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Biomarkers for psychological phenotypes?

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Slides for seminar given at Department of Experimental Psychology, University of Oxford, 25th October 2018

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Biomarkers for psychological phenotypes?

  1. 1. Should we stop looking for genetic biomarkers for psychological traits and disorders? Dorothy V. M. Bishop Professor of Developmental Neuropsychology University of Oxford @deevybee
  2. 2. Biomarker • ˈbʌɪəʊmɑːkə/ • noun • noun: biomarker; plural noun: biomarkers • a naturally occurring molecule, gene, or characteristic by which a particular pathological or physiological process, disease, etc. can be identified.
  3. 3. Data from online website NIH Reporter and online Congressional Research Service report Between 2009-2017 over 3 fold increase in funding. Cf. all NIH funding; $30,545m in 2009 $34,301m in 2017 (1.12 fold increase) 0.47% NIH budget 1.64% NIH budget 2009, the promise: ‘Advances in genomics are revolutionizing medicine with discoveries that help elucidate mechanisms and design novel treatments’
  4. 4. ‘Early findings revealed a more complex genetic architecture than was anticipated for most common diseases — complexity that seemed to limit the immediate utility of these findings. As a result, the practice of utilizing the DNA of an individual to predict disease has been judged to provide little to no useful information.’ Torkamani, A., Wineinger, N. E., & Topol, E. J. (2018). The personal and clinical utility of polygenic risk scores. Nature Reviews Genetics, 19, 581-590. A recent expert review: but is this too gloomy?
  5. 5. Important distinction between Rare diseases: Point mutations and Copy Number Variants Common conditions: Allelic variants common in general population
  6. 6. Classic genetics taught using clearcut Mendelian examples • Huntington’s disease – only occurs in those with rare mutation in gene HTT • FOXP2 mutation: associated with severe speech-language disorder • Good progress in finding rare genetic variants that cause severe, rare disorders, using arrays (to detect deletion or duplication of segments of DNA) and exome sequencing (to detect harmful changes to DNA sequence). But each accounts for very small % of cases.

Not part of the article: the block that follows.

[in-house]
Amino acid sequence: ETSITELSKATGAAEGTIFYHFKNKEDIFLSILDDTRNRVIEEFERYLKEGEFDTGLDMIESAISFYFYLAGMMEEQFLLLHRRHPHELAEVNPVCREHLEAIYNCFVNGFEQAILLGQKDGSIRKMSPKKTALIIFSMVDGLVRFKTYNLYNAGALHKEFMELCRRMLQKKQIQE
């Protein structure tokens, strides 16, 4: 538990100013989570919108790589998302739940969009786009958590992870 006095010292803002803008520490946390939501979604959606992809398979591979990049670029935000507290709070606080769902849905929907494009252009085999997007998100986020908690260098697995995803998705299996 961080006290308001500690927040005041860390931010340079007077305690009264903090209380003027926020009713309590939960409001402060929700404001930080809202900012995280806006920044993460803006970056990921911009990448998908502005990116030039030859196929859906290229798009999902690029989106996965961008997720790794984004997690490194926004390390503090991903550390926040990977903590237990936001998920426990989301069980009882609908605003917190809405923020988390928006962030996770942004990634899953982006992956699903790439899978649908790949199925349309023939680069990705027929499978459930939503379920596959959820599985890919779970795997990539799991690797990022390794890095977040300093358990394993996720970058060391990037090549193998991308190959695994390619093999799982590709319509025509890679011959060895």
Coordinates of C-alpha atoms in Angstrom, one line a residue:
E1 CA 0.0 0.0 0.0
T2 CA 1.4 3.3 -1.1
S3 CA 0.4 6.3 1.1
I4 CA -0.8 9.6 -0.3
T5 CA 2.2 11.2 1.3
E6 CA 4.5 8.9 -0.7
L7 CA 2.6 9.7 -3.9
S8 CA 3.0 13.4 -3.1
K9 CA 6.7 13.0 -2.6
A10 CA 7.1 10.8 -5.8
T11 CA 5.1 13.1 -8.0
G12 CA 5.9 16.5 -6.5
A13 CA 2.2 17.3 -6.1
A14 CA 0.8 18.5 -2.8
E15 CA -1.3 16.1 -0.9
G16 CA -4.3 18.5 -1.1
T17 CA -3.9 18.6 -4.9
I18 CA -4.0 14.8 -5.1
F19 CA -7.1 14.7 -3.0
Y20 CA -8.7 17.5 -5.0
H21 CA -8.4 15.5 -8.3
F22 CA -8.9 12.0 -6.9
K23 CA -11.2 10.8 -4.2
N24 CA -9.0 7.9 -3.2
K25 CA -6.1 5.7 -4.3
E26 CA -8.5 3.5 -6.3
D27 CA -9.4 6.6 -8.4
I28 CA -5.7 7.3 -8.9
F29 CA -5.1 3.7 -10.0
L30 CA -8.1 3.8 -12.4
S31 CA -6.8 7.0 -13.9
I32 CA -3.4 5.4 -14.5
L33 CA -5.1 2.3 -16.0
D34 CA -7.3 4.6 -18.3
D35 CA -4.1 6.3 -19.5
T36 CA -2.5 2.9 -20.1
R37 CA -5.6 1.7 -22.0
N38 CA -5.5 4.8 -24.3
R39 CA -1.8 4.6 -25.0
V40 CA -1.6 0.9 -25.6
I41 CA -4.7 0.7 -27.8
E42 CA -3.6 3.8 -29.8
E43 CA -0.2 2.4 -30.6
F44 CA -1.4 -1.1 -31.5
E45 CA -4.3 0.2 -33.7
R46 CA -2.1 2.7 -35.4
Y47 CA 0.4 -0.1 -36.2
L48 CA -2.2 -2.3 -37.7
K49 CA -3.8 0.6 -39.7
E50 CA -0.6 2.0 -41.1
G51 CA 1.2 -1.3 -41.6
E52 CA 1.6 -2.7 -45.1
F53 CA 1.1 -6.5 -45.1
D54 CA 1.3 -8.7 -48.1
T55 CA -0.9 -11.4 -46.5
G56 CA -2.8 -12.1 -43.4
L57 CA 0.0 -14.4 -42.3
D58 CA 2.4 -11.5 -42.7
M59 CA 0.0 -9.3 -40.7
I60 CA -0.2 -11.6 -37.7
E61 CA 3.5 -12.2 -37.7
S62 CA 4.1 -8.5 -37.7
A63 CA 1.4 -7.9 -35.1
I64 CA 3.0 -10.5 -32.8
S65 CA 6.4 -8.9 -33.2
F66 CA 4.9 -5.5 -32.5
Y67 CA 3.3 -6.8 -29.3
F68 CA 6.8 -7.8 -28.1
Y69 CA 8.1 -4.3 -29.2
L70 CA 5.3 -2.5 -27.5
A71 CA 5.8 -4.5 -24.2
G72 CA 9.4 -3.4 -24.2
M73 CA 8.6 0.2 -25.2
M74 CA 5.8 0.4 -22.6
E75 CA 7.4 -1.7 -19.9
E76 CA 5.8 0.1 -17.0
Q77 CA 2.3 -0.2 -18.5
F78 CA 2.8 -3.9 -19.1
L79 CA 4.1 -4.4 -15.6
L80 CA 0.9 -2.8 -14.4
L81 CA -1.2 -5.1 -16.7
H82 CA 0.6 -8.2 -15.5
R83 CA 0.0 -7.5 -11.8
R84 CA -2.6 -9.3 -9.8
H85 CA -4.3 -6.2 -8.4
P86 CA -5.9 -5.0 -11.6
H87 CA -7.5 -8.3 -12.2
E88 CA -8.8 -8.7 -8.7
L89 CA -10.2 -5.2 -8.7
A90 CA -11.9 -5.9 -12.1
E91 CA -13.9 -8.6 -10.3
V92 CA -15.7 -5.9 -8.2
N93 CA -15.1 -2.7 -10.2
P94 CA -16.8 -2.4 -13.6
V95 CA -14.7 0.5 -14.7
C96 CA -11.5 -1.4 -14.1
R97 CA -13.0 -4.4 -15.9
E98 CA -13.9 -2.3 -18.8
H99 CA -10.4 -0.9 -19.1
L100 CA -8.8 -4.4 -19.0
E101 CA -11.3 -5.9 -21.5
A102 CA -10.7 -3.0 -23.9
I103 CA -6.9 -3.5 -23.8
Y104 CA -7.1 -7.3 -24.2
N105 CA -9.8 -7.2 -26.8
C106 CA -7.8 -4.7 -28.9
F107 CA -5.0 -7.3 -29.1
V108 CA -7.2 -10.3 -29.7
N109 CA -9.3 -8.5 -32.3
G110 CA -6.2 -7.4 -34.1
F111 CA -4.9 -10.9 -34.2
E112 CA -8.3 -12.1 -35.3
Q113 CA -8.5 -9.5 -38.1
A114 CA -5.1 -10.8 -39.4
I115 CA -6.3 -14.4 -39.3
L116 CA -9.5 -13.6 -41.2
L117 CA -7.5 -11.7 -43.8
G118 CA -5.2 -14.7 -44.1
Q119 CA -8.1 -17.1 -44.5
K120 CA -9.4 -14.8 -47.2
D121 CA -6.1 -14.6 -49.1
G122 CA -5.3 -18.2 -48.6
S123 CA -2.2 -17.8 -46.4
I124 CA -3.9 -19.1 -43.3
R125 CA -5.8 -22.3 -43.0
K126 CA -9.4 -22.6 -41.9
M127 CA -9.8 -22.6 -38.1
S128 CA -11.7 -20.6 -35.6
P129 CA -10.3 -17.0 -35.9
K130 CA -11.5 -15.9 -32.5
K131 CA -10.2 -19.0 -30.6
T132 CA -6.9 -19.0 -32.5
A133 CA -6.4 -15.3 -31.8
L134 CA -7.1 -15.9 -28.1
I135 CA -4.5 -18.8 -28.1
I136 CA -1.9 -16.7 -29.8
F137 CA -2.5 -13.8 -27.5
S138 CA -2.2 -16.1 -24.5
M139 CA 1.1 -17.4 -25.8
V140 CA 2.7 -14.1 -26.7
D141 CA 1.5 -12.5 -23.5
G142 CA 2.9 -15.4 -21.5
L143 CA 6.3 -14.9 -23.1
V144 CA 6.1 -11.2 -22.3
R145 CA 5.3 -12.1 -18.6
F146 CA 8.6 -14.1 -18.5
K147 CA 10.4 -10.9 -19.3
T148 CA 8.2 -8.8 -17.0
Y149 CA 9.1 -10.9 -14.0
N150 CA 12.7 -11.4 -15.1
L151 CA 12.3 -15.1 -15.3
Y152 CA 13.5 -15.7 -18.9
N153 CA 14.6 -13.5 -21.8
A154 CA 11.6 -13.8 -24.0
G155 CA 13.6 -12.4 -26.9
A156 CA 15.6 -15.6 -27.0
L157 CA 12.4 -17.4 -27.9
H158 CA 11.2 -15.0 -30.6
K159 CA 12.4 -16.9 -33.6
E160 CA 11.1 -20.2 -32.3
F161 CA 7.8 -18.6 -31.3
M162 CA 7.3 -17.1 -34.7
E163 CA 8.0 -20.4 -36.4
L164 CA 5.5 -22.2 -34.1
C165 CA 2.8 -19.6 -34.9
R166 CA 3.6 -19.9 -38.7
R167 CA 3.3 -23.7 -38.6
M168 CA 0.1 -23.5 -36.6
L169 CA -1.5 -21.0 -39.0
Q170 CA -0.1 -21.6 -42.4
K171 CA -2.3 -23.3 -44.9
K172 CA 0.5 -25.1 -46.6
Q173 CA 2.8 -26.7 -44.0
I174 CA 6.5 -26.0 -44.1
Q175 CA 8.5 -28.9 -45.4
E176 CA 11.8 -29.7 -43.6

7. 7. Example of progress: Deciphering Developmental Disorders study https://www.ddduk.org/
  8. 8. Complex multifactorial disorders Aggregate but do not segregate in families – i.e. run in families but you can’t trace effect of gene through the generations according to simple Mendelian rules Thought to be the most usual type of etiology for common disorders e.g. Heart disease, diabetes, asthma, allergies Also dyslexia, ADHD, Developmental Language Disorder Common disease – common variant model Idea that there is continuous distribution of liability for disorder, represents summed effect of numerous very small genetic and environmental effects 8
  9. 9. 9 Association analysis: Compare how different genotypes differ in terms of a quantitative trait or a categorical diagnosis • Early studies looked for impact of genes on phenotypes (common disorders or normal variation) • Very different from FOXP2: ‘Risk’ alleles common in general population and have small effect size
  10. 10. 10 How association analysis works: Compare different genotypes on a quantitative or categorical trait. Example N = 219 N = 175 N = 55 Effect size can be estimated using correlation between N risk alleles and phenotype. Here r ≈ .15 2001
  11. 11. This field affected by 3 factors that generate false positive errors • Publication bias • P-hacking • HARKing
  12. 12. This field affected by 3 factors that generate false positive errors • Publication bias • P-hacking • HARKing But also affected by 3 factors that mean we may miss real effects • Low power • Unreliable measures • Unrepresentative samples
  13. 13. Mainstream genetics is aware of many of these issues and has taken steps to tackle them But ease of obtaining and analysing DNA (spit pots, commercial companies) has led to surge of non-geneticists treating genetic variants as independent variables, without understanding the methodological problems